The Mad Thinker and the Puppet Master had been partners in the past, but the relationship had been severed, as you can see by the Puppet Master's reference to their many defeats.
When the duo worked with a third person, it was Egghead, but he's dead at this point and he never had any special animosity towards the FF anyway. The Wizard has never met the Puppet Master before, and it's cool seeing a first meeting between villains at this relatively late stage.
The Puppet Master tells the other villains that he wants to wait until the wedding is over (but only just) so that Alicia inherits Johnny's quarter of the Fantastic Four's estate.
The Mad Thinker tells a doubting Wizard that the chances of the Puppet Master not pulling off his end of the plan is just .13%, but as he has in the past, he's failed to factor in the human element. And what happens is that, while listening to the wedding from an alcove in the church (for what it's worth, Johnny states that he's not very religious, but he believes in "something")...
...the Puppet Master realizes that he's not going to go through with the attack, because he wants his step-daughter to be happy.
So he uses Dragon Man, who he lured to the event for transport, to attack the Wizard and the Mad Thinker. The Thinker's predictions fail him again; there's no way his androids had only a 25% chance of losing to the big guy.
The FF and other wedding attendees are unaware of all of this, and get to have a peaceful wedding with no super-villain attacks.
Another villain that was aware of the wedding was Dr. Doom, but he only sends flowers.
Only Doom can send flowers (with no hidden bombs) and make it a threat!
A few other odds and ends:
Trying to think who Johnny Storm might have been trying to recruit for the entertainment. I don't think it's a Marvel character, so i'm assuming it was a famous 80s pop star. Not a misspelled Bryan Adams. Not Brian Johnson; AC/DC doesn't seem like Johnny's sort of music and not really a wedding band either. Not Brian Eno. Who am i not thinking of? Commenter S suggests Brian Wilson of the Beach Boys, and that makes the most sense.
Here's the Yancy Street Gang cheering up the Thing.
They are actually taking a page from the same book She-Hulk used last issue, giving him something to get angry about in order to cheer him up.
I was surprised to not see any familiar faces at the wedding. None of Johnny's old girlfriends or coach Sam Thorne and none of Reed's old scientist colleagues. They did decide to keep it small, and i can understand Stern not wanting to complicate things by having Alicia invite the Silver Surfer. But we do see a number of strangers arrive. I assume some of them are artist friends of Alicia (again, we've had so little development of her over the years, we have no idea what her social life is like) although some of them do look more like people that scientist-types like Reed would know.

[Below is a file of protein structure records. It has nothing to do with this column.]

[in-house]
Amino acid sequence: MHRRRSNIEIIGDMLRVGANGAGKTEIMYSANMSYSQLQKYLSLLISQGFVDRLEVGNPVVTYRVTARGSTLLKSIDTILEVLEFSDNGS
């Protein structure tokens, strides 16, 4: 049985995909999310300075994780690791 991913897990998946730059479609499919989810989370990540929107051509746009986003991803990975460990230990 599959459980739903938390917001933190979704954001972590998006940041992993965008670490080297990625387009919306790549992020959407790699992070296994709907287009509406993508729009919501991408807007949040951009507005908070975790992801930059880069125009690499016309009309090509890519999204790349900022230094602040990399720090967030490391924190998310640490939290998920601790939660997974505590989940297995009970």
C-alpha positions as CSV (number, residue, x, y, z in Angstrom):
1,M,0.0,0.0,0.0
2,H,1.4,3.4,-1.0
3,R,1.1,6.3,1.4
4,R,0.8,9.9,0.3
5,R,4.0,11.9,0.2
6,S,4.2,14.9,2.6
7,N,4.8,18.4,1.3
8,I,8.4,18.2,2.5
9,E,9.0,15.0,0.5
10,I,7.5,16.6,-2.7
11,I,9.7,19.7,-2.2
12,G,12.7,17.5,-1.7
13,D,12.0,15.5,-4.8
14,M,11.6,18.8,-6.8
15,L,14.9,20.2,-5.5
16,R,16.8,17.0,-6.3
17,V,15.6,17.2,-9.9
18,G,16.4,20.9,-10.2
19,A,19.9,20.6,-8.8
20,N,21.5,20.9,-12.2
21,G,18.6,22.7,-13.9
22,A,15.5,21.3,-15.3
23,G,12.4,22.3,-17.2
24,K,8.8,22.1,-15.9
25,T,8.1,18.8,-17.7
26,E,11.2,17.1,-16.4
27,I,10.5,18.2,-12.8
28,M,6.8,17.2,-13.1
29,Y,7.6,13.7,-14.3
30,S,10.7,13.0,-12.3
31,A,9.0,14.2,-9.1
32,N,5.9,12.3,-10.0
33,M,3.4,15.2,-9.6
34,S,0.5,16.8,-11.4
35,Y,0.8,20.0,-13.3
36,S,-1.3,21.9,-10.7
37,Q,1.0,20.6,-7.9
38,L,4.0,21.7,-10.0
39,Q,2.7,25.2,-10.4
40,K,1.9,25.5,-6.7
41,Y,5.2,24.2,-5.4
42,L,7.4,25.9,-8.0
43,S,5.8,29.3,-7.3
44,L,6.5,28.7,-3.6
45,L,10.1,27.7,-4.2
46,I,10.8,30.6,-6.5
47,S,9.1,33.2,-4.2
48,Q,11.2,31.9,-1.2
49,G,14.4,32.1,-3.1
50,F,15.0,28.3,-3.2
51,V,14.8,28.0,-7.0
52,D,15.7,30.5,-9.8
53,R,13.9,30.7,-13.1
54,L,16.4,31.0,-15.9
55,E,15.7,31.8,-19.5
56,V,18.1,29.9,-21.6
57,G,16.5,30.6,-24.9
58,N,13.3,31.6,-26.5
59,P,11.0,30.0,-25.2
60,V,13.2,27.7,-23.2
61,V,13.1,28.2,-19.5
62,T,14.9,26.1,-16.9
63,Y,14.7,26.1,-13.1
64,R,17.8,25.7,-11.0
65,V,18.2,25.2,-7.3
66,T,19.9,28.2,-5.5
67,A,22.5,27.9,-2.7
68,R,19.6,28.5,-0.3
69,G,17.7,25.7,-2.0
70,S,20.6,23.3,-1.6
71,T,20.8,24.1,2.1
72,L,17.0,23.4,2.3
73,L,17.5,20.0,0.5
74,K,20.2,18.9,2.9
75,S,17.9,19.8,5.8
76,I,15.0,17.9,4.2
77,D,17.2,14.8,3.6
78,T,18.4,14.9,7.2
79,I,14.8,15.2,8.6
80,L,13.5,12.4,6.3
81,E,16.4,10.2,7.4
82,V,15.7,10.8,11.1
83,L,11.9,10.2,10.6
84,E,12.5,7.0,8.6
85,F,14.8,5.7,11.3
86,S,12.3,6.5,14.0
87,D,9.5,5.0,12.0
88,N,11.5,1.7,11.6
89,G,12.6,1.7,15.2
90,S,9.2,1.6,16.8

A final cool thing is that the Mad Thinker doesn't physically appear in this issue. He's just projecting his mind into a robot duplicate...
...and we'll see next issue that he's actually still in jail. I love that about him. He's a villain that seems ordinary enough that he gets put in a regular prison, but in fact prison is essentially meaningless to him.
Despite the fact that the FF never actually see the villains, this does technically fall into that cliched category of a villain attack at a wedding. But using the Puppet Master this way works well and shows growth for him too. So as always, Roger Stern is adroit in his plotting and use of characters. His FF run is unfortunately far too short. We can console ourselves with John Buscema remaining on the title for a while longer.
Quality Rating: A-
Chronological Placement Considerations: N/A
Continuity Insert? N
My Reprint: N/A
Inbound References (14): show
I would assume Brian Wilson, especially since he refers to "the Boys"
Posted by: S | March 3, 2014 2:18 PM
Thanks for the "Great American Novel" link; while I have some differences of opinion about the Marvelverse in general, I like the whole idea at least regarding the saga of the F4.
Posted by: Ataru320 | March 3, 2014 6:51 PM
@S - thanks. I failed to "read" the capital B, but you're right that the Beach Boys were probably who Stern was referencing.
Posted by: fnord12 | March 3, 2014 7:19 PM
S, that was my take on it as well.
I liked that the wedding here was not interrupted/attacked which has long been a superhero cliche.
Posted by: Chris | March 3, 2014 8:35 PM
Note that Reed has people scanning the wedding with gizmos to see if the guests are impostors. Either the gizmos didn't work very well or Reed never thought to scan "Alicia".
Posted by: Michael | March 3, 2014 8:42 PM
Illusion of change has pretty much always been the reality for major characters -- that's one reason why marriage is doubly damaging, because even if Johnny or Ben or Peter Parker can't change, their girlfriends sometimes can. Daredevil illustrates that point. It's the transient supporting cast that can develop while the heroes are arrested, but marriage removes one of the areas of supporting-cast variation.